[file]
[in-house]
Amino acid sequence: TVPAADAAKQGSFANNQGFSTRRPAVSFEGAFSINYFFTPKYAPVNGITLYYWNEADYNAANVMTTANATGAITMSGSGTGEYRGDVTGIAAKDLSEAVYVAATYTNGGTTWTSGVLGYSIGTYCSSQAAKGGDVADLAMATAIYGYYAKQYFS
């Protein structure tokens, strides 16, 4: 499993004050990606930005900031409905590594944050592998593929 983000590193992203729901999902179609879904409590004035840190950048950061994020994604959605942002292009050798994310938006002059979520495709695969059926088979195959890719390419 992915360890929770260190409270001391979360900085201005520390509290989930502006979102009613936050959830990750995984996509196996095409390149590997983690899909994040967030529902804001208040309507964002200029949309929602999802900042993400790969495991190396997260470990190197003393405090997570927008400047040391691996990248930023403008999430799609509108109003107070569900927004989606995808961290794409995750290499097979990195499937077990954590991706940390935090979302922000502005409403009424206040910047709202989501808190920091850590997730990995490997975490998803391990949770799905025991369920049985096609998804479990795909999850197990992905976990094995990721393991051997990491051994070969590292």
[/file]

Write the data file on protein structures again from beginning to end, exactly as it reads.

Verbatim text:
[in-house]
Amino acid sequence: TVPAADAAKQGSFANNQGFSTRRPAVSFEGAFSINYFFTPKYAPVNGITLYYWNEADYNAANVMTTANATGAITMSGSGTGEYRGDVTGIAAKDLSEAVYVAATYTNGGTTWTSGVLGYSIGTYCSSQAAKGGDVADLAMATAIYGYYAKQYFS
């Protein structure tokens, strides 16, 4: 499993004050990606930005900031409905590594944050592998593929 983000590193992203729901999902179609879904409590004035840190950048950061994020994604959605942002292009050798994310938006002059979520495709695969059926088979195959890719390419 992915360890929770260190409270001391979360900085201005520390509290989930502006979102009613936050959830990750995984996509196996095409390149590997983690899909994040967030529902804001208040309507964002200029949309929602999802900042993400790969495991190396997260470990190197003393405090997570927008400047040391691996990248930023403008999430799609509108109003107070569900927004989606995808961290794409995750290499097979990195499937077990954590991706940390935090979302922000502005409403009424206040910047709202989501808190920091850590997730990995490997975490998803391990949770799905025991369920049985096609998804479990795909999850197990992905976990094995990721393991051997990491051994070969590292």